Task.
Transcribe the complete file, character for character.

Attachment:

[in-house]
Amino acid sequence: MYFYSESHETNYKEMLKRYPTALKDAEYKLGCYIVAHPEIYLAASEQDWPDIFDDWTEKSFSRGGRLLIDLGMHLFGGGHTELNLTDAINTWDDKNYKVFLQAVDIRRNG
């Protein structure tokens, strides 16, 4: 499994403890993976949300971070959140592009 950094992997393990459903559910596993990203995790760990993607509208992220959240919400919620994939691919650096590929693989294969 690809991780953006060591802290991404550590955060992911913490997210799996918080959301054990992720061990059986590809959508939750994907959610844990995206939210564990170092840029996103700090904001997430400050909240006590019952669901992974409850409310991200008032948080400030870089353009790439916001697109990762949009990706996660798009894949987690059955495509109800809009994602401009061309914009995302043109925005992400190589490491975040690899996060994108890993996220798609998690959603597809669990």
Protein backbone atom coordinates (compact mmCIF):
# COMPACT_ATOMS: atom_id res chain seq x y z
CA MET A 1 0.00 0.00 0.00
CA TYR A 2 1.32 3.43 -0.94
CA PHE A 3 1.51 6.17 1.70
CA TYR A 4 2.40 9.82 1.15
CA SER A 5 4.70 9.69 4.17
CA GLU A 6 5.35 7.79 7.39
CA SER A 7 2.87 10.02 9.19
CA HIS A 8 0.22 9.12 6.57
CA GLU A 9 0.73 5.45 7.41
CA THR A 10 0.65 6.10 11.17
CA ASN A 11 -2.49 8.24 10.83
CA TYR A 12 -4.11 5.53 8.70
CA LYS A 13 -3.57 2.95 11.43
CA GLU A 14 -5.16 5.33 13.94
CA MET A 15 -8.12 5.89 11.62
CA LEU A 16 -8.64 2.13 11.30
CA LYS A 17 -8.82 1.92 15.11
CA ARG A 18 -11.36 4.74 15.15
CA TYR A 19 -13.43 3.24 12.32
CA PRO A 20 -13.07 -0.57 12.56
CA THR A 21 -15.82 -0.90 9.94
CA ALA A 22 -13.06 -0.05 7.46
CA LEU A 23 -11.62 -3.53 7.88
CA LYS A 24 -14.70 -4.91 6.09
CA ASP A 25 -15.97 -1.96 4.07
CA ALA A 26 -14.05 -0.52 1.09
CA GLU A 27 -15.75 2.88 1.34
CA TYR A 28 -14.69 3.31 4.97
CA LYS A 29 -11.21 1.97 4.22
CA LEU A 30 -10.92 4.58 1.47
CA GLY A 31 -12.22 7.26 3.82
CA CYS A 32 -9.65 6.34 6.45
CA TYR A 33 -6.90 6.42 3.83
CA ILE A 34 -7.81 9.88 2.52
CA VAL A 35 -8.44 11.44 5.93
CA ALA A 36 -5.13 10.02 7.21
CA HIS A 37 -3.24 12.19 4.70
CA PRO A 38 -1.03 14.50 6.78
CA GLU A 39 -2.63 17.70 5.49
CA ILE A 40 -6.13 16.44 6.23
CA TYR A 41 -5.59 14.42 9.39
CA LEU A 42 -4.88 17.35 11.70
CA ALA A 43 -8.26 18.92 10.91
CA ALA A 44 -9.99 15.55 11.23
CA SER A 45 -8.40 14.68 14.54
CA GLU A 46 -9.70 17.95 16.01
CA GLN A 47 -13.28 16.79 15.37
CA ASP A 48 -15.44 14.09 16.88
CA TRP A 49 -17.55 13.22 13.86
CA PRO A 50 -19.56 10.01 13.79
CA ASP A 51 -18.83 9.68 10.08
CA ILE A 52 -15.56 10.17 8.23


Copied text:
[in-house]
Amino acid sequence: MYFYSESHETNYKEMLKRYPTALKDAEYKLGCYIVAHPEIYLAASEQDWPDIFDDWTEKSFSRGGRLLIDLGMHLFGGGHTELNLTDAINTWDDKNYKVFLQAVDIRRNG
């Protein structure tokens, strides 16, 4: 499994403890993976949300971070959140592009 950094992997393990459903559910596993990203995790760990993607509208992220959240919400919620994939691919650096590929693989294969 690809991780953006060591802290991404550590955060992911913490997210799996918080959301054990992720061990059986590809959508939750994907959610844990995206939210564990170092840029996103700090904001997430400050909240006590019952669901992974409850409310991200008032948080400030870089353009790439916001697109990762949009990706996660798009894949987690059955495509109800809009994602401009061309914009995302043109925005992400190589490491975040690899996060994108890993996220798609998690959603597809669990």
Protein backbone atom coordinates (compact mmCIF):
# COMPACT_ATOMS: atom_id res chain seq x y z
CA MET A 1 0.00 0.00 0.00
CA TYR A 2 1.32 3.43 -0.94
CA PHE A 3 1.51 6.17 1.70
CA TYR A 4 2.40 9.82 1.15
CA SER A 5 4.70 9.69 4.17
CA GLU A 6 5.35 7.79 7.39
CA SER A 7 2.87 10.02 9.19
CA HIS A 8 0.22 9.12 6.57
CA GLU A 9 0.73 5.45 7.41
CA THR A 10 0.65 6.10 11.17
CA ASN A 11 -2.49 8.24 10.83
CA TYR A 12 -4.11 5.53 8.70
CA LYS A 13 -3.57 2.95 11.43
CA GLU A 14 -5.16 5.33 13.94
CA MET A 15 -8.12 5.89 11.62
CA LEU A 16 -8.64 2.13 11.30
CA LYS A 17 -8.82 1.92 15.11
CA ARG A 18 -11.36 4.74 15.15
CA TYR A 19 -13.43 3.24 12.32
CA PRO A 20 -13.07 -0.57 12.56
CA THR A 21 -15.82 -0.90 9.94
CA ALA A 22 -13.06 -0.05 7.46
CA LEU A 23 -11.62 -3.53 7.88
CA LYS A 24 -14.70 -4.91 6.09
CA ASP A 25 -15.97 -1.96 4.07
CA ALA A 26 -14.05 -0.52 1.09
CA GLU A 27 -15.75 2.88 1.34
CA TYR A 28 -14.69 3.31 4.97
CA LYS A 29 -11.21 1.97 4.22
CA LEU A 30 -10.92 4.58 1.47
CA GLY A 31 -12.22 7.26 3.82
CA CYS A 32 -9.65 6.34 6.45
CA TYR A 33 -6.90 6.42 3.83
CA ILE A 34 -7.81 9.88 2.52
CA VAL A 35 -8.44 11.44 5.93
CA ALA A 36 -5.13 10.02 7.21
CA HIS A 37 -3.24 12.19 4.70
CA PRO A 38 -1.03 14.50 6.78
CA GLU A 39 -2.63 17.70 5.49
CA ILE A 40 -6.13 16.44 6.23
CA TYR A 41 -5.59 14.42 9.39
CA LEU A 42 -4.88 17.35 11.70
CA ALA A 43 -8.26 18.92 10.91
CA ALA A 44 -9.99 15.55 11.23
CA SER A 45 -8.40 14.68 14.54
CA GLU A 46 -9.70 17.95 16.01
CA GLN A 47 -13.28 16.79 15.37
CA ASP A 48 -15.44 14.09 16.88
CA TRP A 49 -17.55 13.22 13.86
CA PRO A 50 -19.56 10.01 13.79
CA ASP A 51 -18.83 9.68 10.08
CA ILE A 52 -15.56 10.17 8.23